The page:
More than 1500 people have signed a petition seeking to halt the planned removal of 19 ficus trees around San Francisco’s Main Library.
Signs announcing that the trees would be cut down due to safety concerns were posted earlier this year, though a timeline for the removal has not been finalized. The removal order is currently being challenged, with a hearing scheduled at the Board of Appeals on Jan. 25.
As of Thursday, more than 1,745 people had signed the petition to keep the Civic Center trees in place, which says the loss would exacerbate respiratory health problems and “local climate change,” among other things. Organizers hope to get 2,500 signatures.
The petition created by John Nulty, a community organizer who also filed the appeal, alleges that the mass clearing, which will be carried out by the Department of Public Works, is an effort to reduce maintenance costs.
Voters approved a ballot measure in 2016 shifting the burden for tree maintenance away from property owners and on to The City.
“DPW is acting under a 2014 standing order (#183151) to eliminate Ficus trees that neatly folds in with a recent 2016 voter initiative (Proposition E) returning maintenance of street trees to the City,” the petition states.
Nulty could not be reached for comment by press time, but Public Works Spokesperson Rachel Gordon denied the claims.
“There is not a direct correlation between Proposition E, now known as StreetTreeSF, and the recommended removal of these trees, other than our goal is to protect public safety. That was our goal prior to passage of Proposition E, as well,” Gordon wrote in an email.
The tree advocates point out that removing 19 trees at once “further diminishes the size and volume of our urban forest canopy,” which they say at 16 percent is “ already the smallest of any major American city today.”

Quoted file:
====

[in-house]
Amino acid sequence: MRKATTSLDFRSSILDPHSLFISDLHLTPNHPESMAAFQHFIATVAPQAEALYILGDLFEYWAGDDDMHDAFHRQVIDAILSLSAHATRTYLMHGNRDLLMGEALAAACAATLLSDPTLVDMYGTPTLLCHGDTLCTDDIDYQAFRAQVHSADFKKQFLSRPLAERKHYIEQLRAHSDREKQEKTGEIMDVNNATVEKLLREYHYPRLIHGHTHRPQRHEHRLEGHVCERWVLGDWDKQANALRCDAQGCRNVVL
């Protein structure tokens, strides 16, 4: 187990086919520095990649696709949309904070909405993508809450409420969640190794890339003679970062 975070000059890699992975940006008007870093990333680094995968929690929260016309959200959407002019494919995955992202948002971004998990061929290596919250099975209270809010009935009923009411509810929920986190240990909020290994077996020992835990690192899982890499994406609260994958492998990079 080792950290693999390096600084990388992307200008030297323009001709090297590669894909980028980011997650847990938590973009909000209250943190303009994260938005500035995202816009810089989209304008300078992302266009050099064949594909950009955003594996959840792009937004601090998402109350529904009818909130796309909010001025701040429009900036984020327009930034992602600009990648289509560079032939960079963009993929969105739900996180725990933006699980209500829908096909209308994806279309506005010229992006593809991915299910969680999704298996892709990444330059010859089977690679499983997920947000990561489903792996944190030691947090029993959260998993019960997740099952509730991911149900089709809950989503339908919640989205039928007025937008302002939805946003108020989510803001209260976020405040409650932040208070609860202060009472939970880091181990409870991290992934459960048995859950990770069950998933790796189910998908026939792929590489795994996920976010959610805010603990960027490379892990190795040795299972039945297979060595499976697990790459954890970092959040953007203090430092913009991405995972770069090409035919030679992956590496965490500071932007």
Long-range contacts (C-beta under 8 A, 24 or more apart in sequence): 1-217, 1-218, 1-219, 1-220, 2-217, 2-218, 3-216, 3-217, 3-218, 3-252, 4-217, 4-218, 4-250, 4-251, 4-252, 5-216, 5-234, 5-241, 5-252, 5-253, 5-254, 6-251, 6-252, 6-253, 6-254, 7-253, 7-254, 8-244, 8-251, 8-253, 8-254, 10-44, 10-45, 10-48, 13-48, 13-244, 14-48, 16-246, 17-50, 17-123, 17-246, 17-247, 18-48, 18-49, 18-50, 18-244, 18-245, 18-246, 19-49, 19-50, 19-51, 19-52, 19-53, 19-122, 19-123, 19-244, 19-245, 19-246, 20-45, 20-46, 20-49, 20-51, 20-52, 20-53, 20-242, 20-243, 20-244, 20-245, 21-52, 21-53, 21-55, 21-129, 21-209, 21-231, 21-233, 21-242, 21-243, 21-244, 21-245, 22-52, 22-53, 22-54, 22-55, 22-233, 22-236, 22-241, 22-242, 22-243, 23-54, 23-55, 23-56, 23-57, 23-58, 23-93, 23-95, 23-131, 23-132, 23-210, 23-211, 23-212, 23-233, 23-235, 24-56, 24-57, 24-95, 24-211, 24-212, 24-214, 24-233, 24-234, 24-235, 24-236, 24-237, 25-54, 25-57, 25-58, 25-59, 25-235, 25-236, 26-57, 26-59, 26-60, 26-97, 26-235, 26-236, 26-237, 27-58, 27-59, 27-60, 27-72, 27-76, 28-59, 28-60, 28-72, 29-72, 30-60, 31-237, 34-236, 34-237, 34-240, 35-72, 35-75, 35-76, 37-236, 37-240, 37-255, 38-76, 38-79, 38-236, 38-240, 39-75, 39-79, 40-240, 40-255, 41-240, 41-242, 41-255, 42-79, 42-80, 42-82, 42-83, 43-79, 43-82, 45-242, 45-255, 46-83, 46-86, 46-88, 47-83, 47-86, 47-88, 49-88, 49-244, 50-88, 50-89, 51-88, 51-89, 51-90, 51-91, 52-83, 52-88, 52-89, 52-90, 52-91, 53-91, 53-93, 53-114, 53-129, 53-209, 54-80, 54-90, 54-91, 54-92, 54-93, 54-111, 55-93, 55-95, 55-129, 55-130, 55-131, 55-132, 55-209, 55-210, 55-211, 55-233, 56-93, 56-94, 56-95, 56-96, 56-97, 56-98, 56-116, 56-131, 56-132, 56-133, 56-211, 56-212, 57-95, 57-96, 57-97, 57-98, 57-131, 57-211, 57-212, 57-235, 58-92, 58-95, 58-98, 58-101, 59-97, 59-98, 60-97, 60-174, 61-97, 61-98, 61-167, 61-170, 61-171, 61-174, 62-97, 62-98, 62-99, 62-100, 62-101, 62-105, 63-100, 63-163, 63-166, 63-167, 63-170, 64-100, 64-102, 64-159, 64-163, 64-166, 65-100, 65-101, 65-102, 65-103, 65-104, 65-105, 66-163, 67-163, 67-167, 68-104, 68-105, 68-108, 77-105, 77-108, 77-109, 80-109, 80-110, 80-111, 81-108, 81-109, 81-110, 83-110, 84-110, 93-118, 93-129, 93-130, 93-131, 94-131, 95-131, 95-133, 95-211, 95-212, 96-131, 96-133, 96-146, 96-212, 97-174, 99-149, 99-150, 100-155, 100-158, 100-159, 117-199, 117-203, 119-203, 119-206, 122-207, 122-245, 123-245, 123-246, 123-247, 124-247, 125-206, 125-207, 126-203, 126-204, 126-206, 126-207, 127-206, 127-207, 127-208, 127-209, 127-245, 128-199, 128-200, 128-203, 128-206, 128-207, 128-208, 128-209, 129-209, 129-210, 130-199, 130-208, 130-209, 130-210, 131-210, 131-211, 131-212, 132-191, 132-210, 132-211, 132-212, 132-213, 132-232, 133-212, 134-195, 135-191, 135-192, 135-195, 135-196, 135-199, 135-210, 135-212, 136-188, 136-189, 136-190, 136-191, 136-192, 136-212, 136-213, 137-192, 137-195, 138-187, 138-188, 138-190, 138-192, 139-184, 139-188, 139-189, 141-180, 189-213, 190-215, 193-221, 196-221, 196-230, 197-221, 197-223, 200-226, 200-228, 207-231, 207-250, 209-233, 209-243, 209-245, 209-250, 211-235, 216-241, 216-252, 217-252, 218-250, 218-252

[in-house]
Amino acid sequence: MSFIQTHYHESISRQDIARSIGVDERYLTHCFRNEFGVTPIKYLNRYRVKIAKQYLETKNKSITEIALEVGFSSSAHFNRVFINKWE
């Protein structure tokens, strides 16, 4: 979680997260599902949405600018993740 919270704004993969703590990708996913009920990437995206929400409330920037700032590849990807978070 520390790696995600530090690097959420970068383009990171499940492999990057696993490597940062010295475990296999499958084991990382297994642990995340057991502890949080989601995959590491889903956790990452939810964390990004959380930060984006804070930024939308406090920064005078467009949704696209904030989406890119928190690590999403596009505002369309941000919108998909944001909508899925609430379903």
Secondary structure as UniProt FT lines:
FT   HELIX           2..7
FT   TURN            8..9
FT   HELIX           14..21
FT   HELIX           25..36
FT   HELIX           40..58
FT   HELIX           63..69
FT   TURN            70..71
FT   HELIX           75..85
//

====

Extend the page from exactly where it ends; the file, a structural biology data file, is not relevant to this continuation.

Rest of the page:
But Gordon said that most of these trees will be replaced with a “more suitable species.” Red maples have been recommended.
A 2014 order spelling out the guidelines for evaluating whether a ficus tree is qualified for removal “does make it easier to remove ficus trees,” however, and lays out the criteria for removal, “such as pruning history and limb structure,” added Gordon.
“Ficus trees are known to be very prone to limb failures, which is why Public Works eased their removal,” San Francisco Public Library spokesperson Mindy Linetzky wrote in an email, adding that the library does not “recommend the replacement of any tree lightly.”
“The trees on Hyde and Grove have grown quite large and are lopsided due to the proximity of the building, and with the very heavy pedestrian and vehicle traffic around the library, we are very concerned about the potential for serious injury if one topples over or has a major limb failure,” wrote Linetzky.
Around 2,700 ficus trees have been planted in San Francisco, and some of them have proven problematic. In 2014, a man sustained life-threatening injuries after he was struck by a part of a ficus tree in the Mission District.
On Thursday, a tree fell onto an unoccupied car in San Francisco’s Hayes Valley neighborhood, blocking traffic. Gordon confirmed that that tree was also a ficus.
Some 125,000 street trees are under the jurisdiction of Public Works, though this number “does not reflect the trees on the Recreation and Park Department land, private property backyards, the Presidio, etc.,” according to Gordon.